USC Digital Folklore Archives / Posts Tagged ‘Chinese superstition’
Customs
Folk Beliefs

Haircut in the First Lunar Month Kills Your Uncle??

正月剪头死舅舅

Zhèng Yuè Jǐan Tóu Sǐ Jìu Jìu

This is a Chinese saying that literally means “If you get hair cut in the first month of Chinese lunar calendar, your uncle (your mother’s brother) will die”.

 

Context: The collector and the informant were talking about weird Chinese sayings and customs heard from parents. The informant is a USC student from Beijing.

The informant heard this saying from his mother. Once he planned to get a haircut in the first month of Chinese lunar calendar. His mother stopped him by telling him this saying. However, he forgot his mother’s word and went to get a haircut anyway. Then his mother asked him to text his uncle new year greetings and whish his uncle a year of great health. The informant found it funny and that is why he always remember this saying.

Even though the informant’s mother didn’t necessary believe that her brother would die because her son got a haircut, she didn’t think that was a good sign.

The informant doesn’t believe the saying.

The informant doesn’t know why there is this saying. He guesses it is only because it is in rhyme (“Tóu” and “Jìu”).

 

Collector’s thoughts:

I have also heard of this saying, but only with little impression. I thought it was a very weird saying or custom. Maybe it’s because Chinese people view renewable body parts such as hair and finger nails also as important part of body granted from parents, so it is an ominous sign to cut hair in the first month, a meaningful period of time that is supposed to pave the way for good luck of the entire year.

However, I did some research online and found an explanation: After the Manchus overthrown the Ming Dynasty and established the Qing Dynasty, the Manchu government enforced a policy on Han people that all Han men should shave their hair and have the required hairstyle like the Manchus. Han people valued hair very much. Hair being shaved was considered humiliating. Many Han men refused to follow the policy as well as other oppression, which led to some massacres. The result was Han people passive resisted by not getting haircut in the first month of the year to express their longing for the lost Ming dynasty as “思旧 (Sī Jìu [Literally: Longing for the past])”. However, as the saying was spread, “Sī Jìu” turned into “Sǐ Jìu Jìu (Literally: Uncle dies)”.

Reference: http://www.sohu.com/a/59020978_349043

Folk Beliefs
general
Material
Protection

Sleeping Near Air Conditioning System (Chinese Belief)

Context/Background: The informant is Chinese-American and grew up with different Chinese folk beliefs. One in particular, involves the idea that one cannot sleep next to air conditioning to avoid damage done to the face as heard from her mother.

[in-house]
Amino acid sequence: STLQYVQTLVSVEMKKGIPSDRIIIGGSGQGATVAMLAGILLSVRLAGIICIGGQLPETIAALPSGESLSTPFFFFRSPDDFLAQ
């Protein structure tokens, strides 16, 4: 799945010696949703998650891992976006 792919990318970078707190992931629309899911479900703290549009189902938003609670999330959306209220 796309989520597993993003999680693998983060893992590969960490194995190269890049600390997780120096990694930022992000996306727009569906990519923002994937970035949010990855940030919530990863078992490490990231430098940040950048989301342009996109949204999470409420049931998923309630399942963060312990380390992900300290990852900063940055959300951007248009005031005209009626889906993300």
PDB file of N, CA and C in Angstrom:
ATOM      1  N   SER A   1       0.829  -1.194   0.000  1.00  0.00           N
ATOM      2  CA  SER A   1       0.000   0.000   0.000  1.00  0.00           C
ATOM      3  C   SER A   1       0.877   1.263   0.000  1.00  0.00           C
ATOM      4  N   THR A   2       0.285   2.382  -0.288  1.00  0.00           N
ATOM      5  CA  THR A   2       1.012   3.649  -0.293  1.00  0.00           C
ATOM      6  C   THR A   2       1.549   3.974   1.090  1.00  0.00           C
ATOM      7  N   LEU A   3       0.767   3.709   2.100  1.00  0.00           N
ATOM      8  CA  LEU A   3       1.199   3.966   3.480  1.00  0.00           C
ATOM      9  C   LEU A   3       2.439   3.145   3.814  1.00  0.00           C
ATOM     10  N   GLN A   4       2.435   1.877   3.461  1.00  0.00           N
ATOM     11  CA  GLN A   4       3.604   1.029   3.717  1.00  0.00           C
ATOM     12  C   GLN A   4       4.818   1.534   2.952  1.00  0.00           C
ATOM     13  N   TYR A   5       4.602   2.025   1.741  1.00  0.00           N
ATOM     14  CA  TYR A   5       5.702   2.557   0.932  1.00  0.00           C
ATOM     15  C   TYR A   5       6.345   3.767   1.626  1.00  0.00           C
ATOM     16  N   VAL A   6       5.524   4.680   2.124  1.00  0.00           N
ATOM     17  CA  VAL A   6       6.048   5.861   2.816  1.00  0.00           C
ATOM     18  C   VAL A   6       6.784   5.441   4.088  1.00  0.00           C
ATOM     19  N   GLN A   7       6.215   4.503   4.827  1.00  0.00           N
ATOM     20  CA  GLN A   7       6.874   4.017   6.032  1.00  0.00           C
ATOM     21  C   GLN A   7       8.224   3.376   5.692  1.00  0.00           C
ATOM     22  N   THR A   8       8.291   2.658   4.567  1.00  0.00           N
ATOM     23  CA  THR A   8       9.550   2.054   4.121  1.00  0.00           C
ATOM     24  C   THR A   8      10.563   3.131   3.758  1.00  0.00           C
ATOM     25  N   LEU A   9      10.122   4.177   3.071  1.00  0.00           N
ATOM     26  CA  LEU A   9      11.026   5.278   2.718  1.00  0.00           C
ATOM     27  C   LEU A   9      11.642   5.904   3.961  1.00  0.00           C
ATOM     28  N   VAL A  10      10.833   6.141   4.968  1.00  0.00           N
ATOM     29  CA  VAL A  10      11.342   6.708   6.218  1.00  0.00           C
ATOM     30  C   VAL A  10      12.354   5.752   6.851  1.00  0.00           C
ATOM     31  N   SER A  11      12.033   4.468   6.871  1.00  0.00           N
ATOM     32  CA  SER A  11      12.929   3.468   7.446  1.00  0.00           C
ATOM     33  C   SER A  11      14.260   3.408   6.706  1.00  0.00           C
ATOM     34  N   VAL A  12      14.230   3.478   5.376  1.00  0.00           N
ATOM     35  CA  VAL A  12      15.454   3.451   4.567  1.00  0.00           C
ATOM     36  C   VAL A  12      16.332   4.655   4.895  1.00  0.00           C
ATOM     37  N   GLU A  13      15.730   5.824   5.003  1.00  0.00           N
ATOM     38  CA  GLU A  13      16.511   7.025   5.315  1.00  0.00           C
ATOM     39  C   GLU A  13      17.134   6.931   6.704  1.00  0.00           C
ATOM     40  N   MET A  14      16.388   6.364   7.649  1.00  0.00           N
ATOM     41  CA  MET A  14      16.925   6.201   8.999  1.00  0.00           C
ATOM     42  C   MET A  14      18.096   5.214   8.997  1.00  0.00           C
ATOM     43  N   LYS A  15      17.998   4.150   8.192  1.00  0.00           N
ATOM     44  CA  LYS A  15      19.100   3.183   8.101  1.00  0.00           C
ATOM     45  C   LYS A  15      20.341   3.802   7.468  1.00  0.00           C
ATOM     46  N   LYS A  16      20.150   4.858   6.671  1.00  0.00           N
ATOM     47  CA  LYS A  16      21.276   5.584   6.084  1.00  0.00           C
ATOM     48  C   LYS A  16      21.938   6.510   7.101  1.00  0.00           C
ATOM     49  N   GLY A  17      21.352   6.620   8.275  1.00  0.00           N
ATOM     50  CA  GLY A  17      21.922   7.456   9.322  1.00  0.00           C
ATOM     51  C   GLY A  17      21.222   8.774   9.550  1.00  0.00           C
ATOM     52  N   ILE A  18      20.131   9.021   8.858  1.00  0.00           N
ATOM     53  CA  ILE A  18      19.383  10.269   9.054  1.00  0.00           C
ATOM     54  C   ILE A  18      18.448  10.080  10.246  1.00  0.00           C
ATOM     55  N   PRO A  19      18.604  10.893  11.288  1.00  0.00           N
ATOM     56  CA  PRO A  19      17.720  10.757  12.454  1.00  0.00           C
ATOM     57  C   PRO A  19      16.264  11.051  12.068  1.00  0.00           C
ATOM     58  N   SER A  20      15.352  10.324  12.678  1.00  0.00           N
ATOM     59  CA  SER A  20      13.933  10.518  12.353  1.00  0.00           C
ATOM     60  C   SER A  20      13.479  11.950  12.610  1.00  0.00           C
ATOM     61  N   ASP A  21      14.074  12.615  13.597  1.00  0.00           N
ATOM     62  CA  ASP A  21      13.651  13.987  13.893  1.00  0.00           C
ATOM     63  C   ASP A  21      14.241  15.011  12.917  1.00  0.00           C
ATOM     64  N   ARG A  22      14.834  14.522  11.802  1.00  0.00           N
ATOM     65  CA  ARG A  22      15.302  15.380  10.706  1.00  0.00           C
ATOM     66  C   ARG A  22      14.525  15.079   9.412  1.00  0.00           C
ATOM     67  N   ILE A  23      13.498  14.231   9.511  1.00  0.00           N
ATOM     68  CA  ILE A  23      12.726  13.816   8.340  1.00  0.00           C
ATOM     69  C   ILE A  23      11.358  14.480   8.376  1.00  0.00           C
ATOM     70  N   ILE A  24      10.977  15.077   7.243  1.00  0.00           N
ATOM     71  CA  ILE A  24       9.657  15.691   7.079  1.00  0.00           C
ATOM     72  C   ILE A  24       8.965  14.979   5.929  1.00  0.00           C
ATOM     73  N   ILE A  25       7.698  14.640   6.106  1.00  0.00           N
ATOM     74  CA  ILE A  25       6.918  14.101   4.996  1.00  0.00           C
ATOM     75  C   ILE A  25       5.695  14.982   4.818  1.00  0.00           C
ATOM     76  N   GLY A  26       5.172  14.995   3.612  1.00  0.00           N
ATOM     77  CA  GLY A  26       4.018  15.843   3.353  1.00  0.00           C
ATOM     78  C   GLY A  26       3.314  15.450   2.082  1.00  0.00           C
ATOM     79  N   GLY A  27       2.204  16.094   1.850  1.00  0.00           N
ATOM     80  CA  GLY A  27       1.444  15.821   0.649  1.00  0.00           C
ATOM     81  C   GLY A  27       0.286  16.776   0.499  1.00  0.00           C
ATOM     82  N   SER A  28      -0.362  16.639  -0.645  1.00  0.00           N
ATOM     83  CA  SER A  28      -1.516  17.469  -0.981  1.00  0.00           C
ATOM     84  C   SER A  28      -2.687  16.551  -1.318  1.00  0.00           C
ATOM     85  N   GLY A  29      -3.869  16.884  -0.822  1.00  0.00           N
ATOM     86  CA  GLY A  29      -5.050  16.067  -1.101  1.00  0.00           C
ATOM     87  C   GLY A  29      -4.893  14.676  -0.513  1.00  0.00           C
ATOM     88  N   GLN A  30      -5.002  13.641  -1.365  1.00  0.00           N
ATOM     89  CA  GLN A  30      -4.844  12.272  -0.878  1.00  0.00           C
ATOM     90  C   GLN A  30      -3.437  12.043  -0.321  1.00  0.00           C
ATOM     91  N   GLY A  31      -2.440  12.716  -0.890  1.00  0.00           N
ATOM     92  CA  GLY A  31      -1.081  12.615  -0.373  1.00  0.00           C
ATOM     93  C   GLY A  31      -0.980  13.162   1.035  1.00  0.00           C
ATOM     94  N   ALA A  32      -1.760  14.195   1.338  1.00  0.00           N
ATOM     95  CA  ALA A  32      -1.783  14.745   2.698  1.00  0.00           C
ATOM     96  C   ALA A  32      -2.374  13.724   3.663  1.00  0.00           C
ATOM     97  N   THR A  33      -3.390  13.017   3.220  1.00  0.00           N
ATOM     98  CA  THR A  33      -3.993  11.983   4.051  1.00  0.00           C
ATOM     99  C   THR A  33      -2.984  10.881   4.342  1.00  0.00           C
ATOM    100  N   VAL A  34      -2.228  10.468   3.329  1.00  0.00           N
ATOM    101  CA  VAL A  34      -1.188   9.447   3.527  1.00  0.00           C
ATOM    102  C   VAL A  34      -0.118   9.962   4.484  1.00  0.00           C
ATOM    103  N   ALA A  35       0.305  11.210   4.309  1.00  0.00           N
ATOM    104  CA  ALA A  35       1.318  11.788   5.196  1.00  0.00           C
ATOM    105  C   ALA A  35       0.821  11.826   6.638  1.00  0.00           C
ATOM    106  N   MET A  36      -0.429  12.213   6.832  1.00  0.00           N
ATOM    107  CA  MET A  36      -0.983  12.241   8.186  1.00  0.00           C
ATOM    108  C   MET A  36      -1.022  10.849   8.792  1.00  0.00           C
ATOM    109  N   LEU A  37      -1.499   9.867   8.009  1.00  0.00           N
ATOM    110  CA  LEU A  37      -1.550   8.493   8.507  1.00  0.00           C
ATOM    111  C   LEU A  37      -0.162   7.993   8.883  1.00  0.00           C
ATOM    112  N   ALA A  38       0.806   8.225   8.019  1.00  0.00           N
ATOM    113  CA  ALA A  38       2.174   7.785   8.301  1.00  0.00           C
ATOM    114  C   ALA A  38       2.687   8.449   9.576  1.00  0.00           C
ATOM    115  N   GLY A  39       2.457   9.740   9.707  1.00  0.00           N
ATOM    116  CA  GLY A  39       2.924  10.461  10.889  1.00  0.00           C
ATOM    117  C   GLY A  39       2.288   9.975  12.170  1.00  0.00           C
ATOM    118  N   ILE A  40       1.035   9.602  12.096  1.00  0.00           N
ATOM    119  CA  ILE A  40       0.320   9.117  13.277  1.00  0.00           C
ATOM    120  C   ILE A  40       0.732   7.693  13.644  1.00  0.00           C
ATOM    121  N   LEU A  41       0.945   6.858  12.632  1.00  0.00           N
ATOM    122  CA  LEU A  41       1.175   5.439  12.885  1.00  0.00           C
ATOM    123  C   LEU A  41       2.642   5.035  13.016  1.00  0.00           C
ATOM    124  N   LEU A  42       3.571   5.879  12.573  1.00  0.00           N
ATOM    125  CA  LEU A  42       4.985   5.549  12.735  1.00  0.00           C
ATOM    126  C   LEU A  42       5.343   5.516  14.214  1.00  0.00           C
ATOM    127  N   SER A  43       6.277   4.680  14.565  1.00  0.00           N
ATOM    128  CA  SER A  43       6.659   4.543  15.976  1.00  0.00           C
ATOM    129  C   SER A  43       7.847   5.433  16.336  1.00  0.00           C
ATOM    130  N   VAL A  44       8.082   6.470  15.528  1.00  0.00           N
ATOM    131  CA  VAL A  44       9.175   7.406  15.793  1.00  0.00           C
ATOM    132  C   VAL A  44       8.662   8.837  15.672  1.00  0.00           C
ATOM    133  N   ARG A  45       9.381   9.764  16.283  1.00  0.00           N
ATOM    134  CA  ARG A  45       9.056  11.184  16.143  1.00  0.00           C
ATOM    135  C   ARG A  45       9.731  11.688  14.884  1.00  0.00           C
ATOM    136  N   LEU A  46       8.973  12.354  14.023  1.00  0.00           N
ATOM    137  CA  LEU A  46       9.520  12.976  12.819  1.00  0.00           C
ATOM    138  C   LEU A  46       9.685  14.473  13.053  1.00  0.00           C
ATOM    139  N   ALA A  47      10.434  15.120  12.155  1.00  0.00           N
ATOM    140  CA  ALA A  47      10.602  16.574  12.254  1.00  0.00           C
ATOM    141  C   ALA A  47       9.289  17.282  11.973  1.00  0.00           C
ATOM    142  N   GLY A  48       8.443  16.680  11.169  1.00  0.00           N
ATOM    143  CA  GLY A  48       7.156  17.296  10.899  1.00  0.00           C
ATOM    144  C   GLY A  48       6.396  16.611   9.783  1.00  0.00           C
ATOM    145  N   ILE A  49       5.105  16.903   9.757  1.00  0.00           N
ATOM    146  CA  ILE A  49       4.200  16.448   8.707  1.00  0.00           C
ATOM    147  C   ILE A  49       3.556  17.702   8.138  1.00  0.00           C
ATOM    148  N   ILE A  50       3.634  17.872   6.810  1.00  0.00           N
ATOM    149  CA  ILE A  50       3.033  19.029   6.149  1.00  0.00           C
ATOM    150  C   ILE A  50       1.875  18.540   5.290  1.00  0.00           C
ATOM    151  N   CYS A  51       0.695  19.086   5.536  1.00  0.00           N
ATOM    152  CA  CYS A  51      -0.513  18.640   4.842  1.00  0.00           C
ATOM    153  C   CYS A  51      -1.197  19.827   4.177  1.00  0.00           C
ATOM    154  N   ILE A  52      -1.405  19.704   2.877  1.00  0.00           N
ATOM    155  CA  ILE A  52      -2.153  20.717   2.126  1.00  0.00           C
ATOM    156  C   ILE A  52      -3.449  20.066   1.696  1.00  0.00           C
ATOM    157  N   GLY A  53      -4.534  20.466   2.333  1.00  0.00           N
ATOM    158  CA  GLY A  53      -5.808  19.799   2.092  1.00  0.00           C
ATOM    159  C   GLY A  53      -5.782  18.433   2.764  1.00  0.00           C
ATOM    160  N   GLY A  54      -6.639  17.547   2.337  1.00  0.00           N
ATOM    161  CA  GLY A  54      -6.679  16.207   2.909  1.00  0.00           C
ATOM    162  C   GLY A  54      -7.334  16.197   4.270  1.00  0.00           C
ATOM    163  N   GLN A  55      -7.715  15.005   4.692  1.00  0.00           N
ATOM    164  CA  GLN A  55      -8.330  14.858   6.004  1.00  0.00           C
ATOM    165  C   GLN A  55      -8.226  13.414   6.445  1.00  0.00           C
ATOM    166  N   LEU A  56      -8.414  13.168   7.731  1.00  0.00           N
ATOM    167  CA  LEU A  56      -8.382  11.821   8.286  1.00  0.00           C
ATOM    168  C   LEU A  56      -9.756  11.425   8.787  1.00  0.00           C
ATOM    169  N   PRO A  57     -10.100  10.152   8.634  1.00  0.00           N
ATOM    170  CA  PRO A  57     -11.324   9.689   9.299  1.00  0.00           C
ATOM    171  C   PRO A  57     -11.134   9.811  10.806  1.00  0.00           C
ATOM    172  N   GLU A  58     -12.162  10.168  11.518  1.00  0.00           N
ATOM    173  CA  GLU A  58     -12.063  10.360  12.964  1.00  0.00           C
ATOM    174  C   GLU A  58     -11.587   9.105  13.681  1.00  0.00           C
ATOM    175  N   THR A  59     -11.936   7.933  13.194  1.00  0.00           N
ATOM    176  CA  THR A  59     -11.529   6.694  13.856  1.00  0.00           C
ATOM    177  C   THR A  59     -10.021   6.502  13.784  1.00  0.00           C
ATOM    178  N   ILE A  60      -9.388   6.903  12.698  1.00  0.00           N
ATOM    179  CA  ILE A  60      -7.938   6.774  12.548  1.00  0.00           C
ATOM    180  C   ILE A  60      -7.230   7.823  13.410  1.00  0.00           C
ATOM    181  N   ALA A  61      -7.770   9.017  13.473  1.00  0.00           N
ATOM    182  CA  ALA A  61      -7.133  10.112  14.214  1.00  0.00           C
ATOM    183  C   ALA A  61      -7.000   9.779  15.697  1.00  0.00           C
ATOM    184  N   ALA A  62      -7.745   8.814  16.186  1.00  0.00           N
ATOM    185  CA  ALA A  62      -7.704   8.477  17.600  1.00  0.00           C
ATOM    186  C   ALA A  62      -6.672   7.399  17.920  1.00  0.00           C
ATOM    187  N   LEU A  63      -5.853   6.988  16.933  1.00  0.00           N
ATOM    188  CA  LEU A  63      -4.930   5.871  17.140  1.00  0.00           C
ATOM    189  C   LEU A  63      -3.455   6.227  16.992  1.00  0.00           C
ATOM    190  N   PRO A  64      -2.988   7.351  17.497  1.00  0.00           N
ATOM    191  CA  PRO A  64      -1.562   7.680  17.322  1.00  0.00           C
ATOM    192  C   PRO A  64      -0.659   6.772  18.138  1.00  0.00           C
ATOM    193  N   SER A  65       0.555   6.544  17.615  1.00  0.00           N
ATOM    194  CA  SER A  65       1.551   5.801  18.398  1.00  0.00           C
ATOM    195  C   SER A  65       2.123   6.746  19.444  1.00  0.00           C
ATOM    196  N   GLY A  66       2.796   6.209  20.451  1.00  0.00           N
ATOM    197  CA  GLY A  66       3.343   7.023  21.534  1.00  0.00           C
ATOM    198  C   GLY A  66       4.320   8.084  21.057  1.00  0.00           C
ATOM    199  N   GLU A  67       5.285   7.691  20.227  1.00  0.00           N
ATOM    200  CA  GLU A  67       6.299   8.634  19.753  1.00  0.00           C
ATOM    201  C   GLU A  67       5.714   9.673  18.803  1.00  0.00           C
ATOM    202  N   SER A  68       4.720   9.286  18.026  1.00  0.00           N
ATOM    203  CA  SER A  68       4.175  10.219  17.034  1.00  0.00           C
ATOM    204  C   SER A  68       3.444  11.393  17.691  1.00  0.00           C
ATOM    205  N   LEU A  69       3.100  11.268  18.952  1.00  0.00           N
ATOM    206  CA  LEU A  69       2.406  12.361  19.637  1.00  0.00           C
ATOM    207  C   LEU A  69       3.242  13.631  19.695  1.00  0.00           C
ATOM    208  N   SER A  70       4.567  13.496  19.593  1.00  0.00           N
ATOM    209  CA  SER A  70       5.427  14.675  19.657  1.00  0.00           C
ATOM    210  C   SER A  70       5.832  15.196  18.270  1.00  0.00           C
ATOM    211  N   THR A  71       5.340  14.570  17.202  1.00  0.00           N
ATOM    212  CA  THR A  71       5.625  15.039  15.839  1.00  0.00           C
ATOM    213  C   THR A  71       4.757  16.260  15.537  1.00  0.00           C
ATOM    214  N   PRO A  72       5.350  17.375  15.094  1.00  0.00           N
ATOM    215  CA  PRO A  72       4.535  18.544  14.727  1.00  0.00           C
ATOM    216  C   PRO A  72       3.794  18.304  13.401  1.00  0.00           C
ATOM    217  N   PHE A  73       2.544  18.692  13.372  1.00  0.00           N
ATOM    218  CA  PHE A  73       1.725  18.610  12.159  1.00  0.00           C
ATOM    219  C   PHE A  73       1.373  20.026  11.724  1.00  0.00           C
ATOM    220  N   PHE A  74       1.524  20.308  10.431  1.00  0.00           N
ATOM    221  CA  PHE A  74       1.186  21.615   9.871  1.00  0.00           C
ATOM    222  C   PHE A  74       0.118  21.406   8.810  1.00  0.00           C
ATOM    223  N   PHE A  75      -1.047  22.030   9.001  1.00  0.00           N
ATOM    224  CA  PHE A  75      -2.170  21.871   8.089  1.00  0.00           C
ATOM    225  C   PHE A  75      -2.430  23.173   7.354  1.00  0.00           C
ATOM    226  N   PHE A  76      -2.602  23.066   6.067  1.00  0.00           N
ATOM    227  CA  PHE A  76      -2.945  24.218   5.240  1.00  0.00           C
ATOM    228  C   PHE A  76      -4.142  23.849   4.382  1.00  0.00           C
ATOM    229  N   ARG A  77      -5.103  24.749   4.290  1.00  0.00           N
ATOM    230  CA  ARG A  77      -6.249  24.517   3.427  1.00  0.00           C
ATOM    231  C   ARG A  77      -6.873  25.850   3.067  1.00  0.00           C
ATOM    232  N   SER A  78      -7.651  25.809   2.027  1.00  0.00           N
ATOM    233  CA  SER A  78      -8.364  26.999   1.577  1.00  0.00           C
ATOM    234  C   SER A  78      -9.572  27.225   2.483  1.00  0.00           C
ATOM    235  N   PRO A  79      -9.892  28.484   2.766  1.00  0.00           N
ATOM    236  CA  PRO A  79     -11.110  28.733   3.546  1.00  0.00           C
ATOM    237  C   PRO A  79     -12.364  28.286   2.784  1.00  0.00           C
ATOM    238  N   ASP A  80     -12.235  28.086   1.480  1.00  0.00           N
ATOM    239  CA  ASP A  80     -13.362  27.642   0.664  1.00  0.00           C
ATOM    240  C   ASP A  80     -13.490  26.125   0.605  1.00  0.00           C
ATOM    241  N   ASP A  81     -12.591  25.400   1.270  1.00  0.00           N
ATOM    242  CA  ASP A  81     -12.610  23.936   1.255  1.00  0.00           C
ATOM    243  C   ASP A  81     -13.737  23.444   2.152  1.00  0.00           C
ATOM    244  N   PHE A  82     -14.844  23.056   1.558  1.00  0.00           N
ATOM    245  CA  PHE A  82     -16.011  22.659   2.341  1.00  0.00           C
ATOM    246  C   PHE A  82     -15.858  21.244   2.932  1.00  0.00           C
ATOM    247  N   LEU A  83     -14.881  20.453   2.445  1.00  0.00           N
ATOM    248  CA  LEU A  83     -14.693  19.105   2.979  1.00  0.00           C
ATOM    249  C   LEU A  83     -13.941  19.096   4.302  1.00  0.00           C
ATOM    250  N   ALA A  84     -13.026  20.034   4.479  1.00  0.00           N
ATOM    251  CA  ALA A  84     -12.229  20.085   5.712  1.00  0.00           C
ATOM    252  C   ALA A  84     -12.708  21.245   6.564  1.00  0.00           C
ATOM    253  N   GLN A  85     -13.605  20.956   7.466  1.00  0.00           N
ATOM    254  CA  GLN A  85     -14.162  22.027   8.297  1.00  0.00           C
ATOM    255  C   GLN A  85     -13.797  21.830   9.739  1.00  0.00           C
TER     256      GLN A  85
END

Informant:

[Face-to-Face]

“So, my mom, I think it was just because there’s this thing in China when you get too cold and your body just starts hurting. Have you like- have you ever just too cold and your stomach starts hurting a lil bit and it’s just like… ouchie. Well, yeah, so uh in order to prevent that, my mom- I’m assuming my mom just told me this- but it was this thing where she would tell us stories about how, if you slept near grates- like fan grates when they’re like on the floor of your house… Have you ever had air vent grates on the floor of your house?

KA: Umm, I haven’t, but I know that’s a thing.

“Okay, well I used to sleep near it because I… I used to lay by it because it was cold and the like… So like, my mom told me, and it was common knowledge that if you were close to it, and you fell asleep, your face would literally fall off and it would move to one side and then your face would just be on one side.”

Introduction: The informant was introduced to this belief from her mother.

Analysis/Interpretation: I find it interesting how much of these folk beliefs tend to come from parents and it makes me wonder if there’s a higher underlying meaning to it. I think this may have just been something passed down, so it wasn’t questioned by the informant, but I would find it useful to search further into the reasoning behind a sleeping story such as this.

Folk Beliefs
general
Homeopathic
Magic

Don’t Stab Your Food with Chopsticks – A Chinese Folk Belief

Item:

Q: You said how you can’t stab chopsticks into food?

H: 落去飯(lok6 heoi3 faan6), right?

[Translation: Into rice right?]

Q: Yeah, 飯 (faan6) or 嘢食 (je5 sik6) in general?

[Translation: Yeah, rice or food in general?]

H: 嘢食 (je5 sik6) or 飯 (faan6) or whatever.  Why?

[Translation: Food or rice or whatever.  Why?]

H: 你拜神你係唔係插咗兩枝香落去 (lei5 baai3 sen4 lei5 hai6 m5 hai6 caap3 zo2 loeng2 zi2 hoeng1 lok6 heoi3).  It look like 你拜神插嗰啲嘢(lei5 baai3 sen4 caap3 go2 di1 je5).